11. 11. The individual will normally be given a record at that time. However, because of operational demands (public order situations, large public events or if the officer is called to an emergency) the individual may be told where to collect the record later. A record must be made available for up to 12 months. The individual can also be given a receipt rather than a full record at the time. Subject access to police records Under Data Protection legislation, people may request access to information held by the police. Except in very limited circumstances, police forces are obliged to comply with such requests. 11
  12. 12. Understanding police powers The need for reasonable suspicion Officers can stop and search someone if they have reasonable grounds to suspect that they may be carrying drugs, stolen articles, equipment for burglary, or firearms. They can also stop and search someone if they have received reports that they are carrying stolen goods, or because of some specific behaviour by the person. No need for reasonable suspicion – the ability to search anyone within a certain area The police have the powers to stop and search people when there is a terrorist threat or a threat to public order. Stops and searches will be carried out in exactly the same way as when looking for stolen or prohibited articles. The key difference here is that the police officer does not need reasonable grounds to suspect anyone before stopping or searching them. – Serious violence – Section 60 of the Criminal Justice and Public Order Act 1994 allows officers to use stop and search in a specific area at a specific time where there is a threat of public disorder. The aim is to deal with football hooliganism, gang fights and public disorder and the power must be authorised by a senior officer before use. The police do not need to have reasonable suspicion about the individual to either stop or stop and search, but an authorisation to operate in this way must be in existence. 12
  13. 13. – Terrorism – Section 44 of the Terrorism Act 2000 allows police officers and police community support officers to carry out stops and searches for articles that could be used in connection with terrorism. The police do not need reasonable suspicion that such articles are present in order to use the power. Before they can be used, the powers have to be authorised by a chief police officer for a particular location and period of time. The Secretary of State (normally the Home Secretary) must confirm authorisations within 48 hours in order for the authorisation to remain valid after that period. The authorisation is only confirmed if the Secretary of State is satisfied that it is a necessary and proportionate response to the threat. 13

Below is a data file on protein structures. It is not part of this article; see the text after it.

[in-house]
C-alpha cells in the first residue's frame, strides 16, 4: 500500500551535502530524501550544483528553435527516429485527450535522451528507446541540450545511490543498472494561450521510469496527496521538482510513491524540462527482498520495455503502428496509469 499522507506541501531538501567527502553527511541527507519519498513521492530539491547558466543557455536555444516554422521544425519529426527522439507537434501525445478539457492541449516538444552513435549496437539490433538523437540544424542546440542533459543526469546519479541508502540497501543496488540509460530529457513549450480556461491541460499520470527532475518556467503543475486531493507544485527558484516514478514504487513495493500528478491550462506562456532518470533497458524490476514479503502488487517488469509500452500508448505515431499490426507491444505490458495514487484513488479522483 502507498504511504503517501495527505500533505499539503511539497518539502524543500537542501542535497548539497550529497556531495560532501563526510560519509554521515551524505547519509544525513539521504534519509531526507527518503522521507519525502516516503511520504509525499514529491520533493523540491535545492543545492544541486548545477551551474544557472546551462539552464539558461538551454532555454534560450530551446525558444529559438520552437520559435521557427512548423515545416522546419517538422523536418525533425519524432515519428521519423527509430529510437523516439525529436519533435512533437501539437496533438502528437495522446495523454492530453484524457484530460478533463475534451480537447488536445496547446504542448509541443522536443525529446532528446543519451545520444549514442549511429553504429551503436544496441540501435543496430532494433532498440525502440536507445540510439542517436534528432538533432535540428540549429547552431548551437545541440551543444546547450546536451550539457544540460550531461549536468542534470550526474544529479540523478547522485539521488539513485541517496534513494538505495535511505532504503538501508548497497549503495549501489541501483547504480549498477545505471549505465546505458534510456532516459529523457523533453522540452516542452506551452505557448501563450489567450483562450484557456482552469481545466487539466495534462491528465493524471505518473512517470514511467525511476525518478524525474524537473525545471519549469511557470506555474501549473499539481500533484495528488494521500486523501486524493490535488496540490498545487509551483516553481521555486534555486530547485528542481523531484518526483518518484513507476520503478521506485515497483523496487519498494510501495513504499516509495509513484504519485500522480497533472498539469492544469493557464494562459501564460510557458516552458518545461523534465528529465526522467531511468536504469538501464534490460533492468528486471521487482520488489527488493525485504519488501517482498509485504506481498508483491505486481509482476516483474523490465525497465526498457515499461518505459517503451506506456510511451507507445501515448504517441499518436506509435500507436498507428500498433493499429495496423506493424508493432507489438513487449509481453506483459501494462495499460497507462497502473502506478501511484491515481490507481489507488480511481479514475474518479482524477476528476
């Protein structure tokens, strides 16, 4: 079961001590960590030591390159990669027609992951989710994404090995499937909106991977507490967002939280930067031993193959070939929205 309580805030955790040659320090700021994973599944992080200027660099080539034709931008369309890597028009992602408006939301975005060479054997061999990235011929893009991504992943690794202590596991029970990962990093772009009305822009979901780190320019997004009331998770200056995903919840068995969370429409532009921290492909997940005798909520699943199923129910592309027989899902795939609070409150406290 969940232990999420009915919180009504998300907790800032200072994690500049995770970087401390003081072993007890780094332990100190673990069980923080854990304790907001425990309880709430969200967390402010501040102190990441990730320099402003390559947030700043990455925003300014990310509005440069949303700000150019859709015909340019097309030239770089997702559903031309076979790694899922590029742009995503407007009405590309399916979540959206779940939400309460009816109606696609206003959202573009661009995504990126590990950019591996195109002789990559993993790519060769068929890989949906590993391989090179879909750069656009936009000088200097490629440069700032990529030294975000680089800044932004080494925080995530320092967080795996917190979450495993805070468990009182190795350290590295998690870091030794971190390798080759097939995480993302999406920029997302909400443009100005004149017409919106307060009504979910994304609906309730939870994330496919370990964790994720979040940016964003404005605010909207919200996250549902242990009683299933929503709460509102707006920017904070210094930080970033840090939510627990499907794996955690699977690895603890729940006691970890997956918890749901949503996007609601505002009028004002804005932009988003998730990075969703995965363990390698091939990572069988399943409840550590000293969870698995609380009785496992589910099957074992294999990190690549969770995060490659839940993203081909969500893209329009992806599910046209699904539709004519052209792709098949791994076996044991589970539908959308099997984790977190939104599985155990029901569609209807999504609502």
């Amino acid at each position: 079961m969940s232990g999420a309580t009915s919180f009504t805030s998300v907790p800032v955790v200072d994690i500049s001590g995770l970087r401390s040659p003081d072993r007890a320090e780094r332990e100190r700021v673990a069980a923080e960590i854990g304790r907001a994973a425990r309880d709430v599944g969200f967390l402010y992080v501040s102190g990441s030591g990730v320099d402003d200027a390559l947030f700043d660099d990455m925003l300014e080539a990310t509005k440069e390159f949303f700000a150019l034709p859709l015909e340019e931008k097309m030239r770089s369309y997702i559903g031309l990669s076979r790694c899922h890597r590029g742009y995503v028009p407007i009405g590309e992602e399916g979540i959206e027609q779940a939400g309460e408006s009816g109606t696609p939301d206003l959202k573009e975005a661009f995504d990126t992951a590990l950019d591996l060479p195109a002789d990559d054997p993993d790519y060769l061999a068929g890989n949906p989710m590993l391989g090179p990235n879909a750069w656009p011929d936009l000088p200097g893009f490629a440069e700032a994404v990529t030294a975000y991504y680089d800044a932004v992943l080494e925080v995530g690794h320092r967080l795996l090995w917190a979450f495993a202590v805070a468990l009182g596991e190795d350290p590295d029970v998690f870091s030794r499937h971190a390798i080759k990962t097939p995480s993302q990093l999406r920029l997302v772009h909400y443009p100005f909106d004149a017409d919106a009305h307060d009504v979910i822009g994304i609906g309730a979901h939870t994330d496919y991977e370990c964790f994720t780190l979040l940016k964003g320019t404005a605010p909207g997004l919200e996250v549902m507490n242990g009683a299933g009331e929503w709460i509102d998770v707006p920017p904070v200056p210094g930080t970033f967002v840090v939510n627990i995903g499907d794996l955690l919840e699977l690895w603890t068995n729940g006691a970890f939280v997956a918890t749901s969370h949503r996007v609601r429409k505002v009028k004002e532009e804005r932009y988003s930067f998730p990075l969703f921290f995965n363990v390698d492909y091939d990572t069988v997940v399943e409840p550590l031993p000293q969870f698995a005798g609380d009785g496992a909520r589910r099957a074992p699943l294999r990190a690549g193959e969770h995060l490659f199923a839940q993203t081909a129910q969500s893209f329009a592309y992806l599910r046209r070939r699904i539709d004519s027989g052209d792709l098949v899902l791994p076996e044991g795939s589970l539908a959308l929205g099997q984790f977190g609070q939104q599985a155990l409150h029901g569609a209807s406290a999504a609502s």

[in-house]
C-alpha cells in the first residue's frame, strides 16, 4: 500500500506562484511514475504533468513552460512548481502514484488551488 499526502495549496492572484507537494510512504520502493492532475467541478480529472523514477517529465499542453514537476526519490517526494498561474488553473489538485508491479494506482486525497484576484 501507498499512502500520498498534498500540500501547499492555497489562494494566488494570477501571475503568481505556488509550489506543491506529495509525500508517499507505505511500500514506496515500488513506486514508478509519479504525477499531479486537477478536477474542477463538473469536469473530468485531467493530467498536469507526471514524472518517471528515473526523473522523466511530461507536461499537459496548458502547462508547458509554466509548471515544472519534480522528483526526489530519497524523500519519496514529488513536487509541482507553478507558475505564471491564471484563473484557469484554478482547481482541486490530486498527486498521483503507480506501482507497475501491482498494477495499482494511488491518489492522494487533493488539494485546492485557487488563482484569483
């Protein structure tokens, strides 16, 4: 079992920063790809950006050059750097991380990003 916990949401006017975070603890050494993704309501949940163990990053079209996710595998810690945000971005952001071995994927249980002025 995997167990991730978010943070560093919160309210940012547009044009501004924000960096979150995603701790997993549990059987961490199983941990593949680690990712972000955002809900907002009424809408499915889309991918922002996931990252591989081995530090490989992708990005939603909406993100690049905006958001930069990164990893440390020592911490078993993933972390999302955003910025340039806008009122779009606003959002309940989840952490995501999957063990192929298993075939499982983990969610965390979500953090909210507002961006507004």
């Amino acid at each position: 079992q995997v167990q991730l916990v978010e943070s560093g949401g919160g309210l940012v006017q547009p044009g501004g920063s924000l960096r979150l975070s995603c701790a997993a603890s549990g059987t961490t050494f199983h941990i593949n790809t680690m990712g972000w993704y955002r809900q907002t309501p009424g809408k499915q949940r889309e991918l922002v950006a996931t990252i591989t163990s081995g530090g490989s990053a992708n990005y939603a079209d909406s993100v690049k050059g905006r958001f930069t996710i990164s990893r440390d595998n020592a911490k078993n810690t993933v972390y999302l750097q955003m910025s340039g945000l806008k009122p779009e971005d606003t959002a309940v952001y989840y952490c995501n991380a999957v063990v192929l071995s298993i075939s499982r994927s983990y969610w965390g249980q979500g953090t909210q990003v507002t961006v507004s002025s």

14. 14. Important questions Why define anyone’s ethnicity? Everyone who is stopped or stopped and searched will be asked to define their ethnic background. They can choose from a list of national census categories that the officer will show them. They do not have to say what it is if they don’t want to, but the officer is required to record this on the form. The ethnicity question helps community representatives make sure the police are using their powers fairly and properly. How can people make a complaint? If someone is unhappy with their treatment during any stop or stop and search, they can complain to the Independent Police Complaints Commission (IPCC). The IPCC is responsible for overseeing the complaints system and is independent of both government and police. Contact the IPCC at: 90 High Holborn London WC1V 6BH Tel: 08453 002 002 (local rate, cost from mobile phones may vary) Email: With the individual’s consent, the IPCC will pass the details of their complaint to the police force concerned. There are other ways for people to complain. They can: – go into any police station and ask for their complaint to be recorded; – contact any police force via phone, email or post; – contact their local Citizens Advice Bureau, Racial Equality Council, Neighbourhood Warden, Youth Offending Team or Probation Service, all of whom can provide information; 14
  15. 15. – contact a solicitor or their MP and ask them to make a complaint on their behalf; – nominate a person to act on their behalf (who must have the individual’s written consent); or – write to the Chief Constable or Commissioner of the police service concerned, or to their local police authority. All complaints must be notified to the police service, and all complaints must be recorded and acted upon. What should their complaint say? As well as the complainant’s name, address and contact details, a complaint should state: – what happened; – when it happened; – who was involved; – what was said or done; – whether there were any witnesses other than the individual and the police officer; – where the witnesses can be contacted, if known; – details of any damage or injury; and – (where appropriate) the complainant’s consent for the intermediary organisation to pass the details of their complaint to the police service concerned. How can people respond to cases of discrimination? Racial discrimination, including during any stop or stop and search, is covered by the Race Relations Act 1976 as amended by the Race Relations (Amendment) Act 2000 and the Race Relations Act 1976 (Amendment) Regulations 2003. It is unlawful to discriminate 15